The secret to success. A phrase that has perplexed mankind from time immemorial. People have always wondered, what are the attributes, that separate the mediocre with the immensely successful people who have climbed the pinnacle of success? Although hard work, intelligence, dedication and many other such criteria and other often repeated clichés have found mention in various scholarly articles, podcast and other popular medias; quite often these broadcasts appear to lack soul stirring evaluation, which can help to judge the practical innate instincts of the subject concerned & his/her potential response to these messages in the real world. Here the role of Marshmallow Test, achieves considerable importance, as it was tested to check response in the most honest group among the human population – toddlers.
This is the term used to describe a series of experimental studies and observation that were conducted in the second half of the 20th century, in Stanford University (Stanford, California, USA), under the guidance of psychologist Walter Mischel, a serving professor at the University. The aim of this study was to study and observe, the quality of self-control. This was done by testing a person’s (children in this case) ability to control and resist their impulses for instant gratification with smaller benefits, when compared to greater rewards on longer wait.
The test was initiated in year 1960, by Walter Mischel, where the subjects of the study, children - between four to six years of age, were offered cookies and marshmallows, placed on a table. They had the liberty to eat one, if they wanted immediately; but if they waited for 15 minutes, they would be rewarded with double the amount. The observer left the room, for this duration, leaving the children alone.
The results obtained were quite surprising. Only the minority among the participants (numbering more than 600 children) succumbed to their temptations immediately. The others tried variety of distractions, like – looking other way, covering the eyes and indulging in other activities, to divert their attention. However only 1/3rd of the participants, did hold up long enough to get the promised rewards. The subjects were also followed up later in life, to ascertain their progress & achievements.
Long term follow - up, revealed direct correlation between the success of the children (later in their life) and their performance in the marshmallows test. The children who had shown self-restraint in the marshmallow test early in life & as a result got double rewards, showed similar pattern of behaviour in their later years also. This translated into better educational achievements, lesser chances of drug abuse, more mental stability and becoming much more productive and competent member of the society. This is certainly easy to understand, if we consider the test as manifestation of a very simple fact – Patience is the key to success in life.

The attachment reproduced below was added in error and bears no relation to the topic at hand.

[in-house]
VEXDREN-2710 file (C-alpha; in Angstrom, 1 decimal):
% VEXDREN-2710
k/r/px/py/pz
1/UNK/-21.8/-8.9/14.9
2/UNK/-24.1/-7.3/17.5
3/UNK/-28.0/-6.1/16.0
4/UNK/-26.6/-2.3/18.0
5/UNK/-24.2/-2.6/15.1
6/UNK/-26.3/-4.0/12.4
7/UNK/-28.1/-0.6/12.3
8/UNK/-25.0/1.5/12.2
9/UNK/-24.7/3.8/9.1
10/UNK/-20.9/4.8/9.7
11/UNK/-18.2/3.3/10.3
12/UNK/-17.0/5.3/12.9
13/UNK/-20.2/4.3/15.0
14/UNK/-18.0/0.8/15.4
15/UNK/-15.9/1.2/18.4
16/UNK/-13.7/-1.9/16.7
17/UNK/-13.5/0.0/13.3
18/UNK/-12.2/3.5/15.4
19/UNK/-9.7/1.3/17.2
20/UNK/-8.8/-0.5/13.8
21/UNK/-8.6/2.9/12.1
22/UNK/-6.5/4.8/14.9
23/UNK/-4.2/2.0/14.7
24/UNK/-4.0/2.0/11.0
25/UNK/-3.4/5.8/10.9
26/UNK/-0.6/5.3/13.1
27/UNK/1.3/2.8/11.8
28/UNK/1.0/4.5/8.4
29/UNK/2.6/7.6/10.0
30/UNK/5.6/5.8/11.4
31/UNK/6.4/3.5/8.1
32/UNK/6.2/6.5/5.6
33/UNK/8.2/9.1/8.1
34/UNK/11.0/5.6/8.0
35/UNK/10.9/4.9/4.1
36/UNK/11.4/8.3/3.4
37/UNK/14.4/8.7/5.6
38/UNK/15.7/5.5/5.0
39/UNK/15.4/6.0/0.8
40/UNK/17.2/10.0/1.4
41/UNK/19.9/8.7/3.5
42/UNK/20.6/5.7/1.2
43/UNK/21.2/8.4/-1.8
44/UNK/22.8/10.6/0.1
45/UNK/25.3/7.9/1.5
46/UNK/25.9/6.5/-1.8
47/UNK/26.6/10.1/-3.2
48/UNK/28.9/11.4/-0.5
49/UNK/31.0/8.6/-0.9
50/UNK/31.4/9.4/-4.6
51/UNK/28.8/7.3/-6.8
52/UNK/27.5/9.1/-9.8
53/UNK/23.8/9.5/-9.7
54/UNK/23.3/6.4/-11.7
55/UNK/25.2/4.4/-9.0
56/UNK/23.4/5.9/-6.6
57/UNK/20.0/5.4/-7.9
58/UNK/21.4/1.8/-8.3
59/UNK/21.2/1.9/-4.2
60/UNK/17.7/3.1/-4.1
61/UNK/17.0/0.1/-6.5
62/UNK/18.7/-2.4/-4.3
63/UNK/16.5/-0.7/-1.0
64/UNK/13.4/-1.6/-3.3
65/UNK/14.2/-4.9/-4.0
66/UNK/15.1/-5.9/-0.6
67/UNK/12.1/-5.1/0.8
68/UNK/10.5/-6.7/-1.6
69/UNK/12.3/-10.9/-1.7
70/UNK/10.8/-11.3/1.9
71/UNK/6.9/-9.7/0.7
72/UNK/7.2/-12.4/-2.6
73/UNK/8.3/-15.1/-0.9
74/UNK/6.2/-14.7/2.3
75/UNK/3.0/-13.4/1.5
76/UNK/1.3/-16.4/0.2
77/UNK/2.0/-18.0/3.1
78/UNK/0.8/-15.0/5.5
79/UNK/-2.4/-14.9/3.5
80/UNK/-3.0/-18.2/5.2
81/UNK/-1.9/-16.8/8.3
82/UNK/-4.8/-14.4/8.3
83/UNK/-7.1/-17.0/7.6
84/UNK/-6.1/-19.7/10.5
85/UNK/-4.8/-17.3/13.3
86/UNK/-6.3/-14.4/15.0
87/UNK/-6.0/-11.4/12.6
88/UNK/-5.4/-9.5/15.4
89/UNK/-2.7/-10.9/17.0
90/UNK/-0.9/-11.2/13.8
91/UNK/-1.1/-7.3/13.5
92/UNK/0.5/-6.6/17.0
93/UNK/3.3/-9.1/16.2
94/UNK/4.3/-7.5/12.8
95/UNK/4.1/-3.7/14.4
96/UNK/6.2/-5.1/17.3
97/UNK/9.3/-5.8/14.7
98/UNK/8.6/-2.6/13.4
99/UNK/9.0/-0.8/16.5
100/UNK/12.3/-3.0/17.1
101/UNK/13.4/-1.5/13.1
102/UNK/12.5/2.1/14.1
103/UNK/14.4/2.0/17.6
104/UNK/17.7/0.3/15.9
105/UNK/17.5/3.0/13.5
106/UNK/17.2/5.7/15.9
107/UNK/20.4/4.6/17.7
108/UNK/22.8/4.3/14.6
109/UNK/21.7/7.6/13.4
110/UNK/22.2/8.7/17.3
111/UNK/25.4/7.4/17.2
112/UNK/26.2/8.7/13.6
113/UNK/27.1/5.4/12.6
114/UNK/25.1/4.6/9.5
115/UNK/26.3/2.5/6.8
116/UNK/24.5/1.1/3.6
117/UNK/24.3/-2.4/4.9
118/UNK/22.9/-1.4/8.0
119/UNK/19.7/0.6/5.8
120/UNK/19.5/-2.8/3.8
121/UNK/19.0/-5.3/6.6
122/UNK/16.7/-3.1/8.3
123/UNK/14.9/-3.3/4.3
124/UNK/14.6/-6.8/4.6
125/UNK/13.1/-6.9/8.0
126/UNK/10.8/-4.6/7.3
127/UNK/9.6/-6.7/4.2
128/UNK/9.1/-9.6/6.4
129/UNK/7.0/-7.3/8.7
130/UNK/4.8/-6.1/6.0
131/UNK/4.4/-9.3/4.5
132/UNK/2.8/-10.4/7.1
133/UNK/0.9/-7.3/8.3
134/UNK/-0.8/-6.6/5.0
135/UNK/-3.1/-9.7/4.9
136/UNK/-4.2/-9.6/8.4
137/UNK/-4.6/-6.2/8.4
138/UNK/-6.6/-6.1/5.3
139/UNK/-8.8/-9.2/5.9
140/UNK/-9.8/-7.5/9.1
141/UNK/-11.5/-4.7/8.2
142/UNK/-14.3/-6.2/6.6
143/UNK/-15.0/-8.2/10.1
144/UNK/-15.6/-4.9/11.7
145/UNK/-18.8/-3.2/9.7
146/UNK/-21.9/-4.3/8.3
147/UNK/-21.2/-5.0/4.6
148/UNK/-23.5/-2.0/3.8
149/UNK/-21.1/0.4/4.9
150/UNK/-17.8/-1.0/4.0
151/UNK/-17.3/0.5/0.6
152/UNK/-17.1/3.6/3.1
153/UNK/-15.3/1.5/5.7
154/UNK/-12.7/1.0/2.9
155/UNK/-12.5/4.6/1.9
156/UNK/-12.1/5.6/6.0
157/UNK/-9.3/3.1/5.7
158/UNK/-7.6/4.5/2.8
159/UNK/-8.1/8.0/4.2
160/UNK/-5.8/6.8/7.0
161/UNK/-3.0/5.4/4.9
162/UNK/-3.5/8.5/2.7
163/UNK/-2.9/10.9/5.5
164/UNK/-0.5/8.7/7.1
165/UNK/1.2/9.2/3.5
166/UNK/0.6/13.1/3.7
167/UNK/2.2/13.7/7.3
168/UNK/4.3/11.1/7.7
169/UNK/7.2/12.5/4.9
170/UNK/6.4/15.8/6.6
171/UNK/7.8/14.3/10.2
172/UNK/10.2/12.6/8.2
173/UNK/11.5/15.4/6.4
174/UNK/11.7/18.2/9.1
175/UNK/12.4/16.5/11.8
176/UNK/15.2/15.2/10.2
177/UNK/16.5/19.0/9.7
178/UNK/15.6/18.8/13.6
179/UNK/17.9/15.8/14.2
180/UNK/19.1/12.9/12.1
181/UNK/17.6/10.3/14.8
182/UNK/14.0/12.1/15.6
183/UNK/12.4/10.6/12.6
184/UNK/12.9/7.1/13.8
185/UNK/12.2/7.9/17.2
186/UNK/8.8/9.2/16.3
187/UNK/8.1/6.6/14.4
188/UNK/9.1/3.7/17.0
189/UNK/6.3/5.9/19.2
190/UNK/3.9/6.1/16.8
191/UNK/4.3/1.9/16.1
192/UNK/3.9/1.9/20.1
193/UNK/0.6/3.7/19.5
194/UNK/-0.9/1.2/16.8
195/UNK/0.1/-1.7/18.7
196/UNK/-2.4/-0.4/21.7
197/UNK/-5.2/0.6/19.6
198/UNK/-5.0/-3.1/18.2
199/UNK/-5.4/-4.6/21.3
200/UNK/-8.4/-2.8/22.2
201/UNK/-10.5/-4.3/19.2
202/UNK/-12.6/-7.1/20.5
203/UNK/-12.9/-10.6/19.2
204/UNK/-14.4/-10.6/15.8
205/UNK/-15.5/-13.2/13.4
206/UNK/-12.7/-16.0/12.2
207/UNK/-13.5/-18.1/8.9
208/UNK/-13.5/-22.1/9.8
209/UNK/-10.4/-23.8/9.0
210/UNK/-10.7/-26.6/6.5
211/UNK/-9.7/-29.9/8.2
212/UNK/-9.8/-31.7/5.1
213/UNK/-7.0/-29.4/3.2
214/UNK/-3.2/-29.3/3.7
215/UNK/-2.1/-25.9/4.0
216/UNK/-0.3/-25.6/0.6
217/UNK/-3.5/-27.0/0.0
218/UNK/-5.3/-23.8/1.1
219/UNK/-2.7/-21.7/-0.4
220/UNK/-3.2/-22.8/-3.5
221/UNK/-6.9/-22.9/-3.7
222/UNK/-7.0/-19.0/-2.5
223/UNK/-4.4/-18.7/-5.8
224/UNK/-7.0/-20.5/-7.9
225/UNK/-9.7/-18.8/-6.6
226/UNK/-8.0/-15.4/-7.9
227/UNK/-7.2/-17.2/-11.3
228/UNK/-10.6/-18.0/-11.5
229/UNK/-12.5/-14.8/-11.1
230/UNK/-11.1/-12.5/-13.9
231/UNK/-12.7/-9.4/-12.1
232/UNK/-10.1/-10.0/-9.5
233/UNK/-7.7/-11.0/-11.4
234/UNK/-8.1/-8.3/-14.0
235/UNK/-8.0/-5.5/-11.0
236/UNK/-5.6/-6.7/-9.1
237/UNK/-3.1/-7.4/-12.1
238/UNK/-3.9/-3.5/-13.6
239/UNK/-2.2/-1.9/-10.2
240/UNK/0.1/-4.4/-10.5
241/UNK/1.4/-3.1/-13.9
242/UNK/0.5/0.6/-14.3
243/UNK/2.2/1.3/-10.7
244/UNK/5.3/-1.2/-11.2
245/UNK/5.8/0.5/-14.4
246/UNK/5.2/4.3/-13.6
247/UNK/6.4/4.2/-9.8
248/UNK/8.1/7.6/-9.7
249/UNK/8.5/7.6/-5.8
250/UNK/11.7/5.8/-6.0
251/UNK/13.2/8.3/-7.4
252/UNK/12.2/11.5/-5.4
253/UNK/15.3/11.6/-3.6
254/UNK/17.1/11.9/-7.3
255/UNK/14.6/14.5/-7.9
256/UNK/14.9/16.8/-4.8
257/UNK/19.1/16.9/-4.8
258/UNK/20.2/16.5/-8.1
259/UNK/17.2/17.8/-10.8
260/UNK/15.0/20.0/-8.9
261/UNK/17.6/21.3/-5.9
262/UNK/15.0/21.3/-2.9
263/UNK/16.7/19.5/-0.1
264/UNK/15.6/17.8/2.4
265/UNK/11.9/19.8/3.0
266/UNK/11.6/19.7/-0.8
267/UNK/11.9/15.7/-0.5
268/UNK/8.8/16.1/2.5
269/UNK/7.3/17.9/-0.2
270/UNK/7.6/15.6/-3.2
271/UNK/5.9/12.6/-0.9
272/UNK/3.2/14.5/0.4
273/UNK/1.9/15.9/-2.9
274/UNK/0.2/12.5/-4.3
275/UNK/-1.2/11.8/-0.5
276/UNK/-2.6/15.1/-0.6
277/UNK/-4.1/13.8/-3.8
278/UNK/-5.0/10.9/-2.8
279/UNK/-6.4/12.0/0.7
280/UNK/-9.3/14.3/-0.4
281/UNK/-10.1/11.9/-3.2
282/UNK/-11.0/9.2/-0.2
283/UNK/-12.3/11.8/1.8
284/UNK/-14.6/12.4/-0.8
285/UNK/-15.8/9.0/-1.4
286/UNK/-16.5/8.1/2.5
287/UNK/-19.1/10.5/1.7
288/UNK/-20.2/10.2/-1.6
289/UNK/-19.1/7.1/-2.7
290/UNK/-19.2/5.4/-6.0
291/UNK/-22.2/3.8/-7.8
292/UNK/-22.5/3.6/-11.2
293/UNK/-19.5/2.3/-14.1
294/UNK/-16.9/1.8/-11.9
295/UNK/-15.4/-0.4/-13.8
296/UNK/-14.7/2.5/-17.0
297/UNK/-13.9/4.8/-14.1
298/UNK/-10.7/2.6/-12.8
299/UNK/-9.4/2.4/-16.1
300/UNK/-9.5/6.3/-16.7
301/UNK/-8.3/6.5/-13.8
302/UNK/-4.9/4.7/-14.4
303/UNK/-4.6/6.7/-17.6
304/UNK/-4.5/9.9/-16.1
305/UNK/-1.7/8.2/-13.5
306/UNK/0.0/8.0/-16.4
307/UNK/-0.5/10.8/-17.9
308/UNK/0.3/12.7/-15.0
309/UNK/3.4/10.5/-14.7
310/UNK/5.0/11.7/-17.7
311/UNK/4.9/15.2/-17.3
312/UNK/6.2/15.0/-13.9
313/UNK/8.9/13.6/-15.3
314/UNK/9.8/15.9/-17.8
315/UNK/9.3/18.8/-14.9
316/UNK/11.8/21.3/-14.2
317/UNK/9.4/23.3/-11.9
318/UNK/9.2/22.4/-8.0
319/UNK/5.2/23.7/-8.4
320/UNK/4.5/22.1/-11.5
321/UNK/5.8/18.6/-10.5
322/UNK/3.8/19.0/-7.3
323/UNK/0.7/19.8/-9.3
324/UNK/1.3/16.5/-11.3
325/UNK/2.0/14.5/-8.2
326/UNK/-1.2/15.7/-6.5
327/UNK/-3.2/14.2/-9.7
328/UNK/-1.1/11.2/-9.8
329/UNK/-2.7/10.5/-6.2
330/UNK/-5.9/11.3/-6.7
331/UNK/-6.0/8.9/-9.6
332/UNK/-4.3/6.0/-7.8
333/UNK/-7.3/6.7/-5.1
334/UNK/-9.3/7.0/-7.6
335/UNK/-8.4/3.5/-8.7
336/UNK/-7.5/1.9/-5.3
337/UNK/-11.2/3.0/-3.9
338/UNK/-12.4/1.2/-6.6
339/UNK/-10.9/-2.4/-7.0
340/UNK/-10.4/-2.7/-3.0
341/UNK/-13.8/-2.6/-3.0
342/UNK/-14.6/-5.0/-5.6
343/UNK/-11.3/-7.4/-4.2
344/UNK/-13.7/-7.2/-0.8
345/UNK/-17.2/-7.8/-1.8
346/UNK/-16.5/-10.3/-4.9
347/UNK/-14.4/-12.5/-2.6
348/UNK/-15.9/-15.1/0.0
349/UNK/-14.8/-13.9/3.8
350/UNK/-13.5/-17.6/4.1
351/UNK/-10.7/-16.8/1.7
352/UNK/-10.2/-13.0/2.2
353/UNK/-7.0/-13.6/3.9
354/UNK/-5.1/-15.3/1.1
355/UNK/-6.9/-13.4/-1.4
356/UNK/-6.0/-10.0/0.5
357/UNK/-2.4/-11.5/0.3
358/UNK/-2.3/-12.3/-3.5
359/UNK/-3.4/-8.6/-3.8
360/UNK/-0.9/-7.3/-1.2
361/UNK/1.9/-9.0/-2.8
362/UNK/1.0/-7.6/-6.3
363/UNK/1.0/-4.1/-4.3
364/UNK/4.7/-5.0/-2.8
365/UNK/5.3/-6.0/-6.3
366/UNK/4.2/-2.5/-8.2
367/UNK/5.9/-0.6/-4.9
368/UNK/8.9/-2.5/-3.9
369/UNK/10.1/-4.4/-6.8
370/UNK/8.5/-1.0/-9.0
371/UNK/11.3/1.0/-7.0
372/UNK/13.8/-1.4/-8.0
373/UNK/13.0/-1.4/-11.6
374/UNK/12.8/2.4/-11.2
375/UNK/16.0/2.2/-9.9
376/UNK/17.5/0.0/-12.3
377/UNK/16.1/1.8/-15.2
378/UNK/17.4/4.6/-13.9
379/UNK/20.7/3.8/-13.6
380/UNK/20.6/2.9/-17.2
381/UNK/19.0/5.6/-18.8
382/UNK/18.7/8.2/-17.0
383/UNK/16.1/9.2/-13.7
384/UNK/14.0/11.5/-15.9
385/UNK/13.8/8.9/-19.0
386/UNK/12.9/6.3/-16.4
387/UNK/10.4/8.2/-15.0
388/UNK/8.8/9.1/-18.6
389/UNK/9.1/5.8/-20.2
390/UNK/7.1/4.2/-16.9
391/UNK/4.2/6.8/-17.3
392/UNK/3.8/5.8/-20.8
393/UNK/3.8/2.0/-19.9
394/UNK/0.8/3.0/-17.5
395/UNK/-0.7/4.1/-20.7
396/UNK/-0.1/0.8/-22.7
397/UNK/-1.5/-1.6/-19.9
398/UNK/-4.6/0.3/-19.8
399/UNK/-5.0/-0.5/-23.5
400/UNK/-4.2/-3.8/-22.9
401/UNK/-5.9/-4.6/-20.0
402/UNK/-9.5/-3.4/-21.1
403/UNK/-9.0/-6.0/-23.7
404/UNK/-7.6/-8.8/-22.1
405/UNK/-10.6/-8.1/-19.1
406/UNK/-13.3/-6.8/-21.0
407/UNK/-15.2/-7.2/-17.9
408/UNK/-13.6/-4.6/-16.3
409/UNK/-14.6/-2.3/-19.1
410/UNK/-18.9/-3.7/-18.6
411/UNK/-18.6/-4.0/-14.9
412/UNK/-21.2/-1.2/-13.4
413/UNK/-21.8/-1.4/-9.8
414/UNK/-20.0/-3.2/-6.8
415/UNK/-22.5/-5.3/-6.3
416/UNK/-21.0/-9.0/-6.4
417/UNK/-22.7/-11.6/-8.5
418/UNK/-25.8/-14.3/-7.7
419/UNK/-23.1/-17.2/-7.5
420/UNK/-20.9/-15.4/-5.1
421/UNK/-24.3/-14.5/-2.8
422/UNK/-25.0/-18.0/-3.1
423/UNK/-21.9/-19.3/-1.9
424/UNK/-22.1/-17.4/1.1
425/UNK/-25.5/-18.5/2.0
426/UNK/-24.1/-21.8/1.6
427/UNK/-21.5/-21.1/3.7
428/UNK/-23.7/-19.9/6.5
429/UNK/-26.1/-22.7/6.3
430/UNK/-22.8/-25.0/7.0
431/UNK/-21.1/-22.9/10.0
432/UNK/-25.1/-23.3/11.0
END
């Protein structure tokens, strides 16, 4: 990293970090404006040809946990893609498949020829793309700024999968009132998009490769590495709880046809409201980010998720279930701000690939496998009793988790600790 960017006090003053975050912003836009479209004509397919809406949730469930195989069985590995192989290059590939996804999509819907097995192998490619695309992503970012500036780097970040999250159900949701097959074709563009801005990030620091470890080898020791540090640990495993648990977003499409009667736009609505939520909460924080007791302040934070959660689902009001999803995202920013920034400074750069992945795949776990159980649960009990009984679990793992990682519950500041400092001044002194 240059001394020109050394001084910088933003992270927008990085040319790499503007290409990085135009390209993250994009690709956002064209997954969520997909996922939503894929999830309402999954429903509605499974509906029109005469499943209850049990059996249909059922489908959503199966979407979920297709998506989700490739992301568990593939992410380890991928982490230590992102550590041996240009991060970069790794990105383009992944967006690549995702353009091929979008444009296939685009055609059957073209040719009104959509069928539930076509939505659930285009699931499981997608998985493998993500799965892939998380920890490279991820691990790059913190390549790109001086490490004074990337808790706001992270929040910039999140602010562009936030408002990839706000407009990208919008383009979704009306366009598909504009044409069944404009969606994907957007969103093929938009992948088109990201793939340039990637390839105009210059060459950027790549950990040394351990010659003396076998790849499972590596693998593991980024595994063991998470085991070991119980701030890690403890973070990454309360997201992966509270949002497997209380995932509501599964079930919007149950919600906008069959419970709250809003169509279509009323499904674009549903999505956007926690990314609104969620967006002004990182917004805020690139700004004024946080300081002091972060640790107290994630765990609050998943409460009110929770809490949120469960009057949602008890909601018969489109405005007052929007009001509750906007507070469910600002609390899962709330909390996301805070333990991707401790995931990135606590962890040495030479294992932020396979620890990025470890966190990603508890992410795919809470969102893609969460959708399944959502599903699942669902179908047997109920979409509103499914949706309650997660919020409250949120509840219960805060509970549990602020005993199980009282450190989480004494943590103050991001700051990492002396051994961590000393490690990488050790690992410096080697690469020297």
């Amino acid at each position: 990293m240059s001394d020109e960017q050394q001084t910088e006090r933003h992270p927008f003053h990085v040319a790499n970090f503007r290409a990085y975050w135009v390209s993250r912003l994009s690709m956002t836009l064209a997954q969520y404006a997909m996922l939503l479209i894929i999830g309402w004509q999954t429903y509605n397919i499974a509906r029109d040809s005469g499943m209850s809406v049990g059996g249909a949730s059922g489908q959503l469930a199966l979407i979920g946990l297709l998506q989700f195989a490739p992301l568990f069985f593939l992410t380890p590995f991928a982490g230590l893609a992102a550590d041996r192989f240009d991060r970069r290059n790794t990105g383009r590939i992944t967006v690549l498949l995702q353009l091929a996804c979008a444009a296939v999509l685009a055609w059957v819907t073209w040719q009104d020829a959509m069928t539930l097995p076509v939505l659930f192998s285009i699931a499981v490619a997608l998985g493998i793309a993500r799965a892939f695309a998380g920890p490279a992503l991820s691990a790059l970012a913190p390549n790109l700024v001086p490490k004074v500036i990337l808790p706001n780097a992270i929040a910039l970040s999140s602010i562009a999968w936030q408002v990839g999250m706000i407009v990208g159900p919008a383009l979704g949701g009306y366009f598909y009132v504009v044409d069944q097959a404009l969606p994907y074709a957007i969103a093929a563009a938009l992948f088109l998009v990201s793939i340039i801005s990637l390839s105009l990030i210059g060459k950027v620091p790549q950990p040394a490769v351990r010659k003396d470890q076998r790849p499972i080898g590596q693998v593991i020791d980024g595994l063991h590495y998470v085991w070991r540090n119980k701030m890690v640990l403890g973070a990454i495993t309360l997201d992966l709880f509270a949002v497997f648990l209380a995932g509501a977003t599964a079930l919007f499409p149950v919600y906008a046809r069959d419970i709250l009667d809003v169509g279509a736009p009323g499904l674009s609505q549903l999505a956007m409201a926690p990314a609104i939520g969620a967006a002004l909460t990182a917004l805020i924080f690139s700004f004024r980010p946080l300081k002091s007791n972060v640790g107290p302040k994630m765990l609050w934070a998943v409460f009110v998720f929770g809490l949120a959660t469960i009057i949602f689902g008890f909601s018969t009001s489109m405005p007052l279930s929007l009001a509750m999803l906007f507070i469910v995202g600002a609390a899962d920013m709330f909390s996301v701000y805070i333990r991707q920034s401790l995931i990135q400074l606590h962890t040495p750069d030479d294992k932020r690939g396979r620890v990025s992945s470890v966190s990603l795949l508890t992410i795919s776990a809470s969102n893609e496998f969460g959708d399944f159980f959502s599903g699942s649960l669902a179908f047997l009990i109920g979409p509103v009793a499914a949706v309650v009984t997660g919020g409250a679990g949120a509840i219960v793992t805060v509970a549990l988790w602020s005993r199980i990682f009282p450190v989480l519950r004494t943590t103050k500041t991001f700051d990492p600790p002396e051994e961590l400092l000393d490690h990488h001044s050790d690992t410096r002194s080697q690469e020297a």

A lot of experts have come up with the theory and actual demonstration, that will power can be increased by many different manoeuvres. They believe that will power is a lot like a muscle and its function can be can be improved in the same way as improving the function of certain muscle groups. Different techniques have been devised for achieving the above-mentioned purpose. Meditation, as practiced by ancient sages in the east, certainly is one of the most popular and time-tested method. This kind of repeated mental exercises, certainly helps people achieve more control over their mind.
In modern times, several other tests have showed that the Marshmallow test were gross oversimplification of a much more complex situation. Parent’s educational background, home environment, financial stability and social factors also made many influences on the final outcome. Children from poorer background obviously faced serious challenges in their home & hence quickly succumbed to their greed, as waiting for better things were not always translated to a guarantee of a better tomorrow; for them, a bird in hand was always better than 2 birds in the bush.
Children from more educated and financially affluent background, have grown up in a much more secured environment and hence are of more trusting in nature. They are more optimistic about the future, as they have experienced happy endings in majority of the situations, hence can easily afford to wait for better things. So, children from well off backgrounds, could afford to wait for long term for better & improved benefits, instead of being happy with less, even if it is available quickly.
Patience, perseveration and pursuit of ambition, also depends on family background and resources available. Struggles of daily life (or its absence) as well as past experiences (including betrayal of trust), go a long way in deciding a person’s nature, which sometimes radically changes with passage of time. Human behaviour is of much more complex nature, to be explained by one simple experiment. However, Marshmallow test continues to retain its important place in the academic world, because of its simplicity and the to predict the future of children concerned, by simple evaluation of basic human nature as – will power and self-control.